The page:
Gregory Herman-Giddens: -but if it was something with which I wasn’t comfortable. I would just push back and say, “I can’t. I’m sorry, that’s not going to work. They have ideas about where they’d like you to come out. I’ve never had a situation where I felt pressured or felt that the attorney was getting beyond the bounds of zealous advocacy, and trying to make me do something with which I wasn’t comfortable.

Noah Bolmer: I’ve heard from a number of expert witnesses that sometimes they receive a deluge of paperwork, and it can be overbroad at times. As you were saying before, you don’t want to charge a trillion dollars to read a bunch of irrelevant stuff. How do you separate the proverbial wheat from the chaff when you’re deciding what exactly to get ready for, research, and prepare for prior to writing your expert report or going into a deposition?

Gregory Herman-Giddens: It’s best if the attorney can point out the most important documents to review, particularly in a case where there are hundreds of documents. One issue on my part would be [whether] I have the time to review all this and then do I want to bill the client for all this work. Some of this stuff is not necessary for me to review. In my current case, the attorneys were great; they gave me a list of all the date-stamped documents, and they said, “It’s best if you review these, these, these, and these.” Of course, I looked at all of them. There were [some] I could look at and say, “I don’t need to spend a bunch of time reviewing this. I’m going to concentrate on [those] they suggested I spend the most time on.” I don’t know that I would be comfortable as an expert to ignore certain documents because the attorney told me they weren’t important. I’m going to want to check them all out, but I will rely on the attorney to say, “This is most important.”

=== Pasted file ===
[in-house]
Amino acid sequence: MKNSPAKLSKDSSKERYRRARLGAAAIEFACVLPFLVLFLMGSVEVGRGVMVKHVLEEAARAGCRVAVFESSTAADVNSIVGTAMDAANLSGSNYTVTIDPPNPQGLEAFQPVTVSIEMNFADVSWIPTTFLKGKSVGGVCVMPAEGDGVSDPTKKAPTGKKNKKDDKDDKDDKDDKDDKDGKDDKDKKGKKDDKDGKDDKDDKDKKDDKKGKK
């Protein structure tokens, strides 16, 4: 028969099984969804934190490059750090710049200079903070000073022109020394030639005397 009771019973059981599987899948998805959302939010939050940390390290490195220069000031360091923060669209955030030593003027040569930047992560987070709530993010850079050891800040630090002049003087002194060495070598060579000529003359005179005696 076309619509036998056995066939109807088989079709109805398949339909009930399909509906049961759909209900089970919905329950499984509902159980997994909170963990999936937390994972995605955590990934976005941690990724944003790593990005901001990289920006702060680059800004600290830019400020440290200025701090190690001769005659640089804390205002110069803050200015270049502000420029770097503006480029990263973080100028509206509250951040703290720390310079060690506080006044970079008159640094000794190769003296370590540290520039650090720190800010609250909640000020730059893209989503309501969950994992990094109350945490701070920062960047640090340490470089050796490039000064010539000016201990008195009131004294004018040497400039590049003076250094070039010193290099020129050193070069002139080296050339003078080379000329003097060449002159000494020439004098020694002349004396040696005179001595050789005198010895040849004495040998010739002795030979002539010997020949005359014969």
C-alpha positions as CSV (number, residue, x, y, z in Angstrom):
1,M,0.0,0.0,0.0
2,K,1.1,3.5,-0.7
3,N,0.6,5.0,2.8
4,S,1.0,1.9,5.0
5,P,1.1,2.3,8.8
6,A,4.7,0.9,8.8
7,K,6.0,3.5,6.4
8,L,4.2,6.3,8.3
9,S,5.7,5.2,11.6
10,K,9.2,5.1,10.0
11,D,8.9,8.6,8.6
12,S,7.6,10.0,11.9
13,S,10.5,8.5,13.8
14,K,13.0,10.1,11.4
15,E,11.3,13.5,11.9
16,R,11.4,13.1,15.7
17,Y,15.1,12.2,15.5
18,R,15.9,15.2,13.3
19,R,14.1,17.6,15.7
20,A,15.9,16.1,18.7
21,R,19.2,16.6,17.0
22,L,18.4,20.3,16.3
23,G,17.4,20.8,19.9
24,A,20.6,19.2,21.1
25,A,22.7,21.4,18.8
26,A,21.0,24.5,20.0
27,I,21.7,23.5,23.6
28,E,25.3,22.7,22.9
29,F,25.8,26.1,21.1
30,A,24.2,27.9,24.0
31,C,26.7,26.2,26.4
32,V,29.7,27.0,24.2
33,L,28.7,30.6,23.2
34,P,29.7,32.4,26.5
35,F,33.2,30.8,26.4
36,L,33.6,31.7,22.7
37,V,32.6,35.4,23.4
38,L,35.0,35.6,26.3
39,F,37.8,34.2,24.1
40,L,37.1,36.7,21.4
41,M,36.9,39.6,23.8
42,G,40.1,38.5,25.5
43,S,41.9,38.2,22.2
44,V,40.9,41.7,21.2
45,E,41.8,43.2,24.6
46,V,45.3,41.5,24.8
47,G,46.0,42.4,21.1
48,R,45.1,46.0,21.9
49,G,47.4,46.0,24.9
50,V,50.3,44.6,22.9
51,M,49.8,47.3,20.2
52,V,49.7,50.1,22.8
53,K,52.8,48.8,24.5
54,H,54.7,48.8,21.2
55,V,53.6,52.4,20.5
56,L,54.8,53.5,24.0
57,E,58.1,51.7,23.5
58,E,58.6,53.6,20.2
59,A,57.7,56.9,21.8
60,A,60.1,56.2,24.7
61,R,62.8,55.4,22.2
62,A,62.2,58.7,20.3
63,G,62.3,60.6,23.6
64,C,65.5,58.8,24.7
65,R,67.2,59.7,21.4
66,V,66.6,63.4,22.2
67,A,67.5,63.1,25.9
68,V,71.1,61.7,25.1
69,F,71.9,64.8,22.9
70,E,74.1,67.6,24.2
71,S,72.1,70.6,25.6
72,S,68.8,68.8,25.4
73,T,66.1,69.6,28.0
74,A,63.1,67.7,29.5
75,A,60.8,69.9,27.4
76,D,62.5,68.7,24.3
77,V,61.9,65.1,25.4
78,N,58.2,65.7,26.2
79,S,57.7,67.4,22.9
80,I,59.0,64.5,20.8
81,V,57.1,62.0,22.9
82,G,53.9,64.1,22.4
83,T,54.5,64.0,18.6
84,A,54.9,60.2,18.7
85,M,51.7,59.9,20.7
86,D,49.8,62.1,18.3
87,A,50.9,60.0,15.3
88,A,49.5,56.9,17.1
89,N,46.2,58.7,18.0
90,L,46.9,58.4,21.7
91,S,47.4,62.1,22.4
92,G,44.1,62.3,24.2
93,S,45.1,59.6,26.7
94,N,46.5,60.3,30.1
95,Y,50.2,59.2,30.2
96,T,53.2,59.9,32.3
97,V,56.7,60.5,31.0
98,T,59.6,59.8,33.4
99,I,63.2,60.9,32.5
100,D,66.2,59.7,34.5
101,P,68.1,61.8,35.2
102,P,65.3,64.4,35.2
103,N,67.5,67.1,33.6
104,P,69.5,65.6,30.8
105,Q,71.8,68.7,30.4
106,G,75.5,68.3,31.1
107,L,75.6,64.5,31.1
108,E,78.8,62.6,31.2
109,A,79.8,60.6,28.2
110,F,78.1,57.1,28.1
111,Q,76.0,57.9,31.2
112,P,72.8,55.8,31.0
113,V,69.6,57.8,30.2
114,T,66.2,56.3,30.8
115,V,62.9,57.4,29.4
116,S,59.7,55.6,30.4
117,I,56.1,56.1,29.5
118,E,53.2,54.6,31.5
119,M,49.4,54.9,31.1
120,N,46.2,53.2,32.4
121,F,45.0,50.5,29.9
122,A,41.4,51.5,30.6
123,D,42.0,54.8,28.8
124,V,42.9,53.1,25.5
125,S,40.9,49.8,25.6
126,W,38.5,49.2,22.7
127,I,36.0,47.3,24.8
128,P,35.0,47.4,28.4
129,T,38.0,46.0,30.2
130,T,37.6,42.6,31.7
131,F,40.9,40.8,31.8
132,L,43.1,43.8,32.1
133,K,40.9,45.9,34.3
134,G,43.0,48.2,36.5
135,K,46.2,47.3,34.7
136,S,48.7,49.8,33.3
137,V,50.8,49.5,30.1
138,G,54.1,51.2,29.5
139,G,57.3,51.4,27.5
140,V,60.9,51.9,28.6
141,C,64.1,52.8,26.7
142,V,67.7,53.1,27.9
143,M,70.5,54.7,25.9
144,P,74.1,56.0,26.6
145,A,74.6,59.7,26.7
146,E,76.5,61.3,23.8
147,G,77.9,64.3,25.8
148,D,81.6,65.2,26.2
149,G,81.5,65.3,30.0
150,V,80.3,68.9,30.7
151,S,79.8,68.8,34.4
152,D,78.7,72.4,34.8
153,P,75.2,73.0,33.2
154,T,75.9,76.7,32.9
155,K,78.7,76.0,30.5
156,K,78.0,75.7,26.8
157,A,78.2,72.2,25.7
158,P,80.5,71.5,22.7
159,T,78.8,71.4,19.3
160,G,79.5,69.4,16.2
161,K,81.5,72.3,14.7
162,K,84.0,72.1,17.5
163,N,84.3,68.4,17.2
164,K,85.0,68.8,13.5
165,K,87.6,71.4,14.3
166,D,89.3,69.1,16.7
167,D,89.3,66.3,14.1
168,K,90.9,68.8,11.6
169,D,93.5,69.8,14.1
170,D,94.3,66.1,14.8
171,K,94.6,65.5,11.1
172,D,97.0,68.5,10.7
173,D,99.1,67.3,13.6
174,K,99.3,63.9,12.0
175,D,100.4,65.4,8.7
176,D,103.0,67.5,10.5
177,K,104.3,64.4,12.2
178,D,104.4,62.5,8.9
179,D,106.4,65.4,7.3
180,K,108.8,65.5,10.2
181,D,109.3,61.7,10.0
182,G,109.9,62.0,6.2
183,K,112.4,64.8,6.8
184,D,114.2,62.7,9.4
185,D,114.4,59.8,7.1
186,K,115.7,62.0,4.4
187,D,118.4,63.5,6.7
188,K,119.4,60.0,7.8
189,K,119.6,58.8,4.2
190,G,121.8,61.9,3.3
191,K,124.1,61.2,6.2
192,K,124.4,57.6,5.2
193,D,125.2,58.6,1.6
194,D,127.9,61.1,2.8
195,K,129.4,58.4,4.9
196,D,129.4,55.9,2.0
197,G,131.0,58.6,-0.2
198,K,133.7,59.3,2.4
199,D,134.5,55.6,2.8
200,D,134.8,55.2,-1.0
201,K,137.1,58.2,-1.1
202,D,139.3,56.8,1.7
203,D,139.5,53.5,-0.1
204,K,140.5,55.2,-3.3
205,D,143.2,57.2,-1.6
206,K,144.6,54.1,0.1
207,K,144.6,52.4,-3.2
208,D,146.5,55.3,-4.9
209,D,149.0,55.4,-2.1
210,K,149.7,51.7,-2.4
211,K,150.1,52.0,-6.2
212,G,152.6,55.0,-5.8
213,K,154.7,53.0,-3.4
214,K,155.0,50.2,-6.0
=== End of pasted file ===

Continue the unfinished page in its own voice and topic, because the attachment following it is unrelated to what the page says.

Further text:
Noah Bolmer: Let’s talk about getting paid with contracts [and] attorneys. Do you typically include any specific language to protect you [if] the case moves to settlement, but you’ve done a lot of work? For instance, do you take a retainer? Do you prefer to bill an hourly or project rate or does it vary depending on the case?

Gregory Herman-Giddens: It does vary sometimes if you’re working through an expert clearing house. They help find experts for folks. Oftentimes, they don’t want you to charge a retainer and they’re the intermediary between the expert and the attorney, so you don’t bill the law firm or the attorneys directly. You bill the expert clearing house, and in that case, you have to know that you can get a retainer, but they usually don’t want it to be nonrefundable. I will get a retainer, just knowing that you know if I don’t use all the retainer, and then the case settles, there’s nothing. Then I will refund the rest. My preference is to have a nonrefundable retainer, which I do if I’m hired independently because expert witness matters can be time-consuming. If I accept one, I have to adjust matters I accept in the future, and that could lead to a loss of income-

Noah Bolmer: Right.

Gregory Herman-Giddens: -so that’s the preference. I say, “I charge fifty to seventy-five hundred or whatever it is upfront. If you settle the next day or say you don’t need me, that’s great. But I’m keeping the money [because] I may have turned down another matter.”

Noah Bolmer: Let’s talk about the work-life balance. As you said, sometimes an expert witness engagement can go longer than expected in those initial phone calls. How do you manage to maintain a career as an attorney while simultaneously having commitments to things that have potentially long lifespans, without knowing how many hours it’s going to take, what sort of issues are there, and how do you deal with them?